We all have a story

I am reposting an entry I wrote last summer after returning from Ethiopia. This entry reminds me of one of the reasons I am returning in a few weeks— anytime we share about God’s love to another, or anytime we love another through acts of kindness and goodness, we are contributing to God’s story in that person’s life. God does not need us to accomplish His purposes, after all He is God, but He has given us the blessing to be used as a witness of His love. This specific blessing is a privilege and an honor, and is indeed humbling. 

I also want to THANK YOU for the generosity you showed in contributing to my amazon wish list—gifts and supplies for my upcoming trip to Ethiopia. I am once again posting the link, because I have added a number of items that our team would love to take with us. I know that many of you already contribute to local and global missions, so I merely want to provide an opportunity for those of you who feel called to share in this particular ministry. Much of our work is being done under the umbrella of OCE (Orphan Care Ethiopia), and if you are interested in learning more about it here is that link: https://www.mcleanbible.org/connect/orphan-care-ethiopia

The link for the wish list is at the bottom of this post!

We all have a story

July 30, 2018

One afternoon I was sitting with two beautiful young women at an orphanage in Ethiopia. They were trying to teach me their language, Amharic. They were quite amused that I had absolutely no ability to replicate the sounds of their language. One of the translators was nearby, and so I called her over to help me steer the conversation away from myself to them. (I can only take so much teasing, even in a foreign language!) “What is your story?” I asked them.

Tears formed in one girl’s eyes. “I have no story,” she answered. The other girl also began to tear up. In her broken English, she explained: “We have no mothers or fathers, so we have no stories to tell.” I knew that they did in fact have a story to tell about their lives, but I also understood what their responses meant. Because their lives were filled with sadness, because they felt unloved, because they had been rejected, they felt their stories were not worthy of telling. Holding back my own tears was no easy task. “Your stories are not yet over,” I said. “God has a plan for your lives.” I spoke a little more about God’s love for them and I hoped they heard my meaning. And while I knew my words were true, even to my own ears, they sounded insufficient for my intent. Had I communicated to them that they had worth and value? Had I communicated that they each had a story that was not yet fully written? Had I communicated that I was interested in their lives?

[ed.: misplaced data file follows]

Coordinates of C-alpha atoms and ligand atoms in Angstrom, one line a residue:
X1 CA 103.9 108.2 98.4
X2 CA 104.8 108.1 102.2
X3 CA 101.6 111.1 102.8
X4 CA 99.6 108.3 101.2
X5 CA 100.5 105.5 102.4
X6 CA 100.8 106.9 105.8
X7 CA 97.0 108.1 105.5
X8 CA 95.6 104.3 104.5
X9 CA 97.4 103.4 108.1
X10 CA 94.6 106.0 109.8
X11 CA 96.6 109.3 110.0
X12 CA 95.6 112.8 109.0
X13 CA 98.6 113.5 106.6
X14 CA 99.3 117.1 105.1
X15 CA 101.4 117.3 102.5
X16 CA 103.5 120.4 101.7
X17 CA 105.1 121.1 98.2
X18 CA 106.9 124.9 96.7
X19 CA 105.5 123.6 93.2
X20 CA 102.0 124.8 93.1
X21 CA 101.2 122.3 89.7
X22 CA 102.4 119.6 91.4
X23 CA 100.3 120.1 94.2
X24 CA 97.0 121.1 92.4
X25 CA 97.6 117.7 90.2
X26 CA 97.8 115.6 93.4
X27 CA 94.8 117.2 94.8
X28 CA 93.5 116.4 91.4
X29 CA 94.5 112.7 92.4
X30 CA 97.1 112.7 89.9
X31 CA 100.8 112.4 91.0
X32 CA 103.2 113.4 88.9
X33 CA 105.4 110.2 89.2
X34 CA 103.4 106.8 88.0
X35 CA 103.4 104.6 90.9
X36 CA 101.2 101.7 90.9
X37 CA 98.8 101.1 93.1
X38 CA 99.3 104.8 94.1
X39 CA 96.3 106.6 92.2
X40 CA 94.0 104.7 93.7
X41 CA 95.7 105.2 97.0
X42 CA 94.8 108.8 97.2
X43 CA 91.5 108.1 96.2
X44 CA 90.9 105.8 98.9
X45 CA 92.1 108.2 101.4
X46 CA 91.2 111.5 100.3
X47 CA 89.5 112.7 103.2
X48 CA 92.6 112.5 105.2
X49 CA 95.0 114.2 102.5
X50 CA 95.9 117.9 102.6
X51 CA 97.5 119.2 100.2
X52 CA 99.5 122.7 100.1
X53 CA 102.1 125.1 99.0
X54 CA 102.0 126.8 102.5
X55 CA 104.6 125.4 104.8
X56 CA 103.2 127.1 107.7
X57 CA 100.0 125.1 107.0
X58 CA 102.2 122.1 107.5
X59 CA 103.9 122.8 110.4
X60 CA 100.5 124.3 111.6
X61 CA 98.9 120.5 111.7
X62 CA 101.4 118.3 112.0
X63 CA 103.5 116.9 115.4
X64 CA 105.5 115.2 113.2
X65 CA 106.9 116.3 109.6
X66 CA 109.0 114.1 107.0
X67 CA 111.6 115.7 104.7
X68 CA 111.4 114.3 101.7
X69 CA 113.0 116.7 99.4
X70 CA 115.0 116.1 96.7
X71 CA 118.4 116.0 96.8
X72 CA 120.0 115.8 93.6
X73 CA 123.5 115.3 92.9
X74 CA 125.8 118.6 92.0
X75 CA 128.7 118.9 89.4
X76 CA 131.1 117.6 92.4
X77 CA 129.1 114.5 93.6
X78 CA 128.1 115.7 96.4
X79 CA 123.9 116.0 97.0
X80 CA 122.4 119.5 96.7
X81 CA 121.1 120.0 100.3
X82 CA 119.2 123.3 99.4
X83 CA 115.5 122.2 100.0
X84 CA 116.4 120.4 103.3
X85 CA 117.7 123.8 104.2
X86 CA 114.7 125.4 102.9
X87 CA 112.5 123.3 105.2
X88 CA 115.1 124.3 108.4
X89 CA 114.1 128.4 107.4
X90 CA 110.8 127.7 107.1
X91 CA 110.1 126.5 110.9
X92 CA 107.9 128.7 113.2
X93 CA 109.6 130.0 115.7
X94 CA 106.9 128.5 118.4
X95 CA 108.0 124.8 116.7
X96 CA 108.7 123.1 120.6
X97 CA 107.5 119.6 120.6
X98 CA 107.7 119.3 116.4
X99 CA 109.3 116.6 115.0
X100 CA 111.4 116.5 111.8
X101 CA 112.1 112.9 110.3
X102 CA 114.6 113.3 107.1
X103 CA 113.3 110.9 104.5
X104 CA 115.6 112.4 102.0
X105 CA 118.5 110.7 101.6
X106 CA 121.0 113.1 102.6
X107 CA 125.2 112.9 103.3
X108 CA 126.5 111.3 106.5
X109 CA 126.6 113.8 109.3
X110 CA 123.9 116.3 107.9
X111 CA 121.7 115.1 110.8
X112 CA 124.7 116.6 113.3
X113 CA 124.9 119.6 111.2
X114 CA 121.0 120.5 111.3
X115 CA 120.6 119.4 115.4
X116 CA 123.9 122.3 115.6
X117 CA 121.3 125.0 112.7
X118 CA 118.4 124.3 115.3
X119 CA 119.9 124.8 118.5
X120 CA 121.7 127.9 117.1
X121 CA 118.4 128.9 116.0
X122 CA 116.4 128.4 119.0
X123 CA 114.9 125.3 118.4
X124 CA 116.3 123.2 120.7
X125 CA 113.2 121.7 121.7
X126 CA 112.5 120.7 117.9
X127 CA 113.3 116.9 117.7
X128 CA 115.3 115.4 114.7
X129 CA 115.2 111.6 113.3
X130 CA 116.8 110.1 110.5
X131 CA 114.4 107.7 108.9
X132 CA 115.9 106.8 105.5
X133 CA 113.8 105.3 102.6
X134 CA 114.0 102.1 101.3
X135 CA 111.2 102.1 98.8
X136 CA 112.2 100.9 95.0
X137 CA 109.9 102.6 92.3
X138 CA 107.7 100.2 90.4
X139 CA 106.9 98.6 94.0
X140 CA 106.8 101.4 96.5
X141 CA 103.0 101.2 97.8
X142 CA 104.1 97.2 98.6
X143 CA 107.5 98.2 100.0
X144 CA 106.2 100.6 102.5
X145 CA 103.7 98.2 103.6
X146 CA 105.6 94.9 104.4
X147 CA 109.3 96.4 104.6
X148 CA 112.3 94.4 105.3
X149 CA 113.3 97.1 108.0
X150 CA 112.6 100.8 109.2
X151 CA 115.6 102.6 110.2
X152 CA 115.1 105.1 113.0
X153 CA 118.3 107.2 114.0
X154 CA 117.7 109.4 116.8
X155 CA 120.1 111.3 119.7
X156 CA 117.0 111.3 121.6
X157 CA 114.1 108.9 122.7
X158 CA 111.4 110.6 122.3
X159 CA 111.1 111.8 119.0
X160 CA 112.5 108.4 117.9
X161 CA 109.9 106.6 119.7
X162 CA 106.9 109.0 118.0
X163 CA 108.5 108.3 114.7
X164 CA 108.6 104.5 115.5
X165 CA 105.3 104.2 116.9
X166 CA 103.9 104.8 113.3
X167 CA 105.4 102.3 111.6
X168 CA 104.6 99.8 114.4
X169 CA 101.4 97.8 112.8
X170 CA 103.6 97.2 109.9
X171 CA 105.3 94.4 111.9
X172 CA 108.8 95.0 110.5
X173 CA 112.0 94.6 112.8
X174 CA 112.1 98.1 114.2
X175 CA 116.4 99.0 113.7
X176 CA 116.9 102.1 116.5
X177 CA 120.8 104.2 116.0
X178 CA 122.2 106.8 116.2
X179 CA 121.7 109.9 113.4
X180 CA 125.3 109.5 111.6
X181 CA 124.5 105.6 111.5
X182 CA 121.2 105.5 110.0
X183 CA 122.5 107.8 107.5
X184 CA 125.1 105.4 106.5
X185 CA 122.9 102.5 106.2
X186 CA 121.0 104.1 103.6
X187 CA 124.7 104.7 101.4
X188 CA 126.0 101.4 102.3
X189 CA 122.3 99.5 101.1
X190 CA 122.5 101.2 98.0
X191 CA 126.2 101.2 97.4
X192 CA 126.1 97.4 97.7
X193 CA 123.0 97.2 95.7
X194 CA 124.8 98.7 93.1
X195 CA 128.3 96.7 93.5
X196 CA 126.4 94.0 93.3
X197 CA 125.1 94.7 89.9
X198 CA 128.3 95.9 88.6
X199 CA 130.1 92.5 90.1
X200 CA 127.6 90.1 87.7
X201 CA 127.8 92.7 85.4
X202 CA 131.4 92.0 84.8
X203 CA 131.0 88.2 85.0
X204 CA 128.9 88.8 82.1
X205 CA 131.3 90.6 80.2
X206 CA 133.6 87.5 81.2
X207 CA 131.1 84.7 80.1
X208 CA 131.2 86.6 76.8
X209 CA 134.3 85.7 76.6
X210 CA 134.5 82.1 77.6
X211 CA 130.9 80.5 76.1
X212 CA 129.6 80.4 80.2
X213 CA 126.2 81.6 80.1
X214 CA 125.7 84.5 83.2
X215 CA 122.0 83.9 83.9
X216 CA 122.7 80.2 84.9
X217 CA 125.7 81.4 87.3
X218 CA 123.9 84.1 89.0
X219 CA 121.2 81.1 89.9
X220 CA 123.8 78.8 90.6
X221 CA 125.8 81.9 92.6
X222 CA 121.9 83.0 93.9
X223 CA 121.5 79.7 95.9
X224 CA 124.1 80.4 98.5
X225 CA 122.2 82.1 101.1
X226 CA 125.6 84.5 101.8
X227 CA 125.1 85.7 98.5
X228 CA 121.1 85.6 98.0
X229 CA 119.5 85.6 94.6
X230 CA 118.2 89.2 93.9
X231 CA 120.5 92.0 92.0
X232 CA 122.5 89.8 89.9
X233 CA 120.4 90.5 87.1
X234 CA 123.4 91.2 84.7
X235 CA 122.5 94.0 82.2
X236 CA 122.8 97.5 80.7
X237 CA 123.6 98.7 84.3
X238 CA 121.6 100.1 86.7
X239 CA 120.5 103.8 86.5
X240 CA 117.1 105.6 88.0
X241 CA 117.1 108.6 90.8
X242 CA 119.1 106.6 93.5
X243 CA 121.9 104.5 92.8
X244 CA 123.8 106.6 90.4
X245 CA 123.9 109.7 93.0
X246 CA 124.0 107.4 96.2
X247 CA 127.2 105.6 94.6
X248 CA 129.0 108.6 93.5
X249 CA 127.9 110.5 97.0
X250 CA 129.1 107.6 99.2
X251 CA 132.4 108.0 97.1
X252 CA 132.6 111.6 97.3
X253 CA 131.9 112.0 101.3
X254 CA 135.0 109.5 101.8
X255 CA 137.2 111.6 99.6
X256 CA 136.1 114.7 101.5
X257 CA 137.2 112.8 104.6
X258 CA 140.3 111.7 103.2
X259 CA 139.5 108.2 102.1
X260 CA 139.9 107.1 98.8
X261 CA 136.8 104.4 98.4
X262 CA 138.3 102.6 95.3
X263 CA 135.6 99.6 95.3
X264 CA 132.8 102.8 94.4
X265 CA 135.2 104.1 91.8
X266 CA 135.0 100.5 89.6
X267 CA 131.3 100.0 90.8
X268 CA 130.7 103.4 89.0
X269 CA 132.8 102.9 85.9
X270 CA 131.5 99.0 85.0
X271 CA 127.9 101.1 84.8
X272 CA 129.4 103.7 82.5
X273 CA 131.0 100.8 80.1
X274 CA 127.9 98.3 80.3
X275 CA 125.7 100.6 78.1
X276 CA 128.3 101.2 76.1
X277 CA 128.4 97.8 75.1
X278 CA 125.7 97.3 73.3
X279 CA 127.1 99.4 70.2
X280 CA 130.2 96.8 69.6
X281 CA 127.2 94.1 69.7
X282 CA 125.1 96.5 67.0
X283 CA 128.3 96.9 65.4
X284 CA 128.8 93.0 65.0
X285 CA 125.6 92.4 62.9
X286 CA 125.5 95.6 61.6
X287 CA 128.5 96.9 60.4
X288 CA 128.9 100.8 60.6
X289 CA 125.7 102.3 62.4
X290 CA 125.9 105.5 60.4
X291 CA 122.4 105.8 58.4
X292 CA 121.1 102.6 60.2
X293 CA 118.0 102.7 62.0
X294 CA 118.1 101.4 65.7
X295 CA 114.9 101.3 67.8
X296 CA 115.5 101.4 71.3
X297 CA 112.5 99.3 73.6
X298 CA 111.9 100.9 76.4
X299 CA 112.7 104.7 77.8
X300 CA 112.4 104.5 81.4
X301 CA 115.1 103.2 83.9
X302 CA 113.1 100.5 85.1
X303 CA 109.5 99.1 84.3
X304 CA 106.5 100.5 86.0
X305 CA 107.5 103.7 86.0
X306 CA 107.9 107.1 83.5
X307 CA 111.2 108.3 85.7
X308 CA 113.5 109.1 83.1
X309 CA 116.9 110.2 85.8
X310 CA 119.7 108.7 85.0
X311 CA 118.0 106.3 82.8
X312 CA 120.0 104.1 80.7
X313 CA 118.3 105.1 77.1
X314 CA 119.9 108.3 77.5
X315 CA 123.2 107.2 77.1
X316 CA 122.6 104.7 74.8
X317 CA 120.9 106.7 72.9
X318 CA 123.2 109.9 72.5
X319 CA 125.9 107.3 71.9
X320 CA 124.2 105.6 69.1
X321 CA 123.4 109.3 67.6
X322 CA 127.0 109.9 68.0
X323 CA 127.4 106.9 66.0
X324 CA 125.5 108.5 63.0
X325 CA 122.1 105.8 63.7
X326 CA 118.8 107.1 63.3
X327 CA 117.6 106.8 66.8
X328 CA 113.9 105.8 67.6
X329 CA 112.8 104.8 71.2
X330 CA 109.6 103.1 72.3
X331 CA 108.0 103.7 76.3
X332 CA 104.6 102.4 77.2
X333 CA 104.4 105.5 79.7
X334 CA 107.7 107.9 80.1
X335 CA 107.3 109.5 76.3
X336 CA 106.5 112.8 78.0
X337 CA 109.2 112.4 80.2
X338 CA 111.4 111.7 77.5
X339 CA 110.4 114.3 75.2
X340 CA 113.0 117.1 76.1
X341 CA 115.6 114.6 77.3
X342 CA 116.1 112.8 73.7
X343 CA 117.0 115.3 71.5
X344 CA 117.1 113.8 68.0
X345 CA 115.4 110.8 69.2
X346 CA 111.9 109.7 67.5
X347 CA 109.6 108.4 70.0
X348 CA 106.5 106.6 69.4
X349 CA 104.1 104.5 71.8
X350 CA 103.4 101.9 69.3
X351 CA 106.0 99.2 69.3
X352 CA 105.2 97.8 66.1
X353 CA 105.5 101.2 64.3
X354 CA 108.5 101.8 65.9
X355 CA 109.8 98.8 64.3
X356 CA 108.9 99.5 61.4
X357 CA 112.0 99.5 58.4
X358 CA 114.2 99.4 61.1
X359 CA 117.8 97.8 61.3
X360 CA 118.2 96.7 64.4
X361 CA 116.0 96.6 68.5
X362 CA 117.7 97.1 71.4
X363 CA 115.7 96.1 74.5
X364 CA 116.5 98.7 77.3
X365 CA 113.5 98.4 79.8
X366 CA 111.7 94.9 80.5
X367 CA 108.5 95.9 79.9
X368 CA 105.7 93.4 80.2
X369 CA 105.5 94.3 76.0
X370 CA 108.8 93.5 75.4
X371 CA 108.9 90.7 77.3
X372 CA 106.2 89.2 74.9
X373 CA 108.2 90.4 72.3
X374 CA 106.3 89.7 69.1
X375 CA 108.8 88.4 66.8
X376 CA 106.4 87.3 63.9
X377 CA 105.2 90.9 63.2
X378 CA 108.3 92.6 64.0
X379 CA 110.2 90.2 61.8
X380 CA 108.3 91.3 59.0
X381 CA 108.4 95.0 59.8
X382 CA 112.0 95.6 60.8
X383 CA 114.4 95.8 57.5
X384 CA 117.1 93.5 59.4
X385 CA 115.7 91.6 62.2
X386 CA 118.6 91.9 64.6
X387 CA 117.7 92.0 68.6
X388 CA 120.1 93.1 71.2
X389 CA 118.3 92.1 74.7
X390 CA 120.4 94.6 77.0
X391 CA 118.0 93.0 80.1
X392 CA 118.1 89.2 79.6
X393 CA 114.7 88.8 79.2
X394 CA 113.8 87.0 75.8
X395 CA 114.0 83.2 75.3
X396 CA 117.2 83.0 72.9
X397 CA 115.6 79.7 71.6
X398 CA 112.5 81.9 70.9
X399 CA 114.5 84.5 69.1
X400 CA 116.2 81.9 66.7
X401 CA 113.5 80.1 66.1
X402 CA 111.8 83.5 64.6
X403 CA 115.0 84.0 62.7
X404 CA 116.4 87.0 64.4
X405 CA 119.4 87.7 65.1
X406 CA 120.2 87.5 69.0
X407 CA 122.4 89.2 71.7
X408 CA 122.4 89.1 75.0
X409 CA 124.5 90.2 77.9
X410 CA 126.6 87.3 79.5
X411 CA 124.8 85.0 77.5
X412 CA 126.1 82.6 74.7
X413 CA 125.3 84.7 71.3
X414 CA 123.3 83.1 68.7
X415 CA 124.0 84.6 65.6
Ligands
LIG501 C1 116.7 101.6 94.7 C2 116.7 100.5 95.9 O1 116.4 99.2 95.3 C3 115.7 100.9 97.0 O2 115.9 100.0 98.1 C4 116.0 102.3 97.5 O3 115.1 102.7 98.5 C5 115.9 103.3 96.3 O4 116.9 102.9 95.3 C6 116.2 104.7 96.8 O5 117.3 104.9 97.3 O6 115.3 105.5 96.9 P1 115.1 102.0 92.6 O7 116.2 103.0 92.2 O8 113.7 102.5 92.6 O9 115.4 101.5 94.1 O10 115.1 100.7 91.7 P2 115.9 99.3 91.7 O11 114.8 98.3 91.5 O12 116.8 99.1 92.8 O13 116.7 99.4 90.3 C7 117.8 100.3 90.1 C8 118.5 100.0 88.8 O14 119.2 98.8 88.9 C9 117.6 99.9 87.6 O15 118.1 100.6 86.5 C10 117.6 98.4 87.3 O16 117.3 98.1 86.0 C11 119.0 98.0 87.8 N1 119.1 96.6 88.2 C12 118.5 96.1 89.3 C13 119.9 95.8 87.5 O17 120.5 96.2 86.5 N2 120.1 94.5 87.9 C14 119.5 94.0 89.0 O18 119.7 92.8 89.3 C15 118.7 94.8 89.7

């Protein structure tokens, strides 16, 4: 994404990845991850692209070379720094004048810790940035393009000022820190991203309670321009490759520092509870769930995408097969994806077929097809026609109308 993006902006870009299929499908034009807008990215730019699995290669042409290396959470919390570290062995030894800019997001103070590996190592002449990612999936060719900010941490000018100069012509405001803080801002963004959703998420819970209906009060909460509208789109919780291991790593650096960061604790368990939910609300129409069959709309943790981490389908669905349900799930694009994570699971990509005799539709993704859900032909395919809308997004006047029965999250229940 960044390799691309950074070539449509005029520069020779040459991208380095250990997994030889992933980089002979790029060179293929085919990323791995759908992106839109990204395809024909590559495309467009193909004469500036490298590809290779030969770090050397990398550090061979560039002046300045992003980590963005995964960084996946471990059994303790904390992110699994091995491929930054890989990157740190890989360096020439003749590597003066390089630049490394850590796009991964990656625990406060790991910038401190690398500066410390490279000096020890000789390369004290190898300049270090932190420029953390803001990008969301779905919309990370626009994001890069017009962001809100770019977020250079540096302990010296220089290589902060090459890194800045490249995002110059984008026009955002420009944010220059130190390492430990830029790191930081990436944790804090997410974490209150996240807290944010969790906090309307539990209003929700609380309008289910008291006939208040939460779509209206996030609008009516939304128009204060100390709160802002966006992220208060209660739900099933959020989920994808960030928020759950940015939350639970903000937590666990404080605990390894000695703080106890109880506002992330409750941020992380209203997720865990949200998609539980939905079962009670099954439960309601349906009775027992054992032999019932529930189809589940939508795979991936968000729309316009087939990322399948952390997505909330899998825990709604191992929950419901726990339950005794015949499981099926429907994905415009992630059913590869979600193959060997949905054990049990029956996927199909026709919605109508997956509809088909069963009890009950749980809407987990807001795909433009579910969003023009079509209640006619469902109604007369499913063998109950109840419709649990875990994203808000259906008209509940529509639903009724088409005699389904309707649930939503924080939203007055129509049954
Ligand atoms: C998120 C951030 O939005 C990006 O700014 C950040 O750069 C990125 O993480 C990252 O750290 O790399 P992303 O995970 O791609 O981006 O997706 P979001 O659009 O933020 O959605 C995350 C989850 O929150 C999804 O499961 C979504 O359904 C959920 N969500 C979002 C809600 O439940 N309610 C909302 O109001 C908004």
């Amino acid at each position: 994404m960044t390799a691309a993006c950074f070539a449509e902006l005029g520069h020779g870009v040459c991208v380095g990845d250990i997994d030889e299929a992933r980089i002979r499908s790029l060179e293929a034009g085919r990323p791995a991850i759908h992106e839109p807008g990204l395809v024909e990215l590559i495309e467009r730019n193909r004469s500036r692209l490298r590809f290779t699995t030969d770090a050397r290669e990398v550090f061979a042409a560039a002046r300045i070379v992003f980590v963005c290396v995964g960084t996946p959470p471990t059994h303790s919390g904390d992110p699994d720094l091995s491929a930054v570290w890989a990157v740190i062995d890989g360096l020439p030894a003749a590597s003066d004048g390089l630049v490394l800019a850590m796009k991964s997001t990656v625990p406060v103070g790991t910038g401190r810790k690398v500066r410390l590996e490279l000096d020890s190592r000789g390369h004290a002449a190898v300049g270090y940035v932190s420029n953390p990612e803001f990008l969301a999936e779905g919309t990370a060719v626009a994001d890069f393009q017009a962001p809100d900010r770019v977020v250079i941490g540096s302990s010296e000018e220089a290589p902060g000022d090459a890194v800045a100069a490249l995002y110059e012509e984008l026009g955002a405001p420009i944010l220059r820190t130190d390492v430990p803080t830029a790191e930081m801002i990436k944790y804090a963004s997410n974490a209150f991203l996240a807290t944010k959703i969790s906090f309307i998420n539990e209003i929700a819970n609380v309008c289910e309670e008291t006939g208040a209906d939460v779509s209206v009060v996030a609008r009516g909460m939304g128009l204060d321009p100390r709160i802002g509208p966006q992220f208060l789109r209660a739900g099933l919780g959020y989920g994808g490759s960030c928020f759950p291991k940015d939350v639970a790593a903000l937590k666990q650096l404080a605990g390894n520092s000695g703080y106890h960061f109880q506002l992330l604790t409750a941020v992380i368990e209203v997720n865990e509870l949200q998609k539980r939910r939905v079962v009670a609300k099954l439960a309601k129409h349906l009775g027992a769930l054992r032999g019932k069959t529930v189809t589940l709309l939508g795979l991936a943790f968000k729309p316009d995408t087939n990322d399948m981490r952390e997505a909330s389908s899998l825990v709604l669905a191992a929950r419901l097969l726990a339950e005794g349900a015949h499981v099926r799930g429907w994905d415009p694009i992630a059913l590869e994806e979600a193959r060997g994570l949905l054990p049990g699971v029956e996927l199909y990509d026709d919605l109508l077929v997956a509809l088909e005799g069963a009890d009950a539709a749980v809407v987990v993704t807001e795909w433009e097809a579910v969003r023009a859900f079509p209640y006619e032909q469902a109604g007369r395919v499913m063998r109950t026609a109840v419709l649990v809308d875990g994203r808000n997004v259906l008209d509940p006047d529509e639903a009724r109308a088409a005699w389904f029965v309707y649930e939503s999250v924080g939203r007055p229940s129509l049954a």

Two days later I learned that one of my sweet new friends had asked to speak to me some more. We arranged a phone conversation. “I want to tell you my story,” she began. This time I couldn’t hold back the tears. She shared about her life and abandonment, and I listened. She asked me to remember her, and she thanked me for showing her love. Once again I reminded her of her worth in God’s eyes, and I assured her we would stay in touch and I would never forget her. Gratefully, with the help of a wonderful bilingual Ethiopian woman who works for our church in Addis Ababa, we have already begun our communication.

We all have a past that is filled with individual events that make up our life story. Those past events—pleasant or unpleasant— are worth sharing because they help explain our character, and they may evoke compassion as well as communicate our needs. Yet they are not meant to be a conclusion. I have wanted to communicate to my young Ethiopian friends that God wants to join us in our stories going forward. He is THE Author, if we hand Him the pen. He wants to use our past events and give us a future story filled with hope, joy, and trust in Him. He actually wants to be the lead character in our stories.

Consider the Samaritan women with whom Jesus spoke as recorded in John’s Gospel. Before meeting Jesus, she went alone to the well during the heat of the day to avoid encounters with anyone, lest they remind her of her past which was filled with heartache and shame. After learning that Jesus was the Messiah who had come to give her living water, she “left her water jar and went away into town.” There she invited the people to come see Christ, and “many Samaritans from that town believed in Him because of the woman’s testimony” (John 4:29-39). She had begun an amazing new chapter in her story. “Testimony” is simply the Bible’s word for “story.” Meeting Jesus and recognizing Him as the Messiah, had given her a new purpose that was far greater than gathering water at the well. This is what I have hoped to communicate to my young friend. Her story is not yet over. Together, she and the Lord have so much more to tell.  

As Christians, we will all continue to write our stories about what Christ is doing in our lives. Do we recognize them? Do we share them? Someone may need to hear your story. Sometimes He uses our past pain and suffering to help others currently living in similar circumstances. God has given us unique stories for unique purposes. Every story is worth telling. Every story is worth listening to.

"Go home to your friends and tell them how much the Lord has done for you, and how he has had mercy on you." Mark 5:19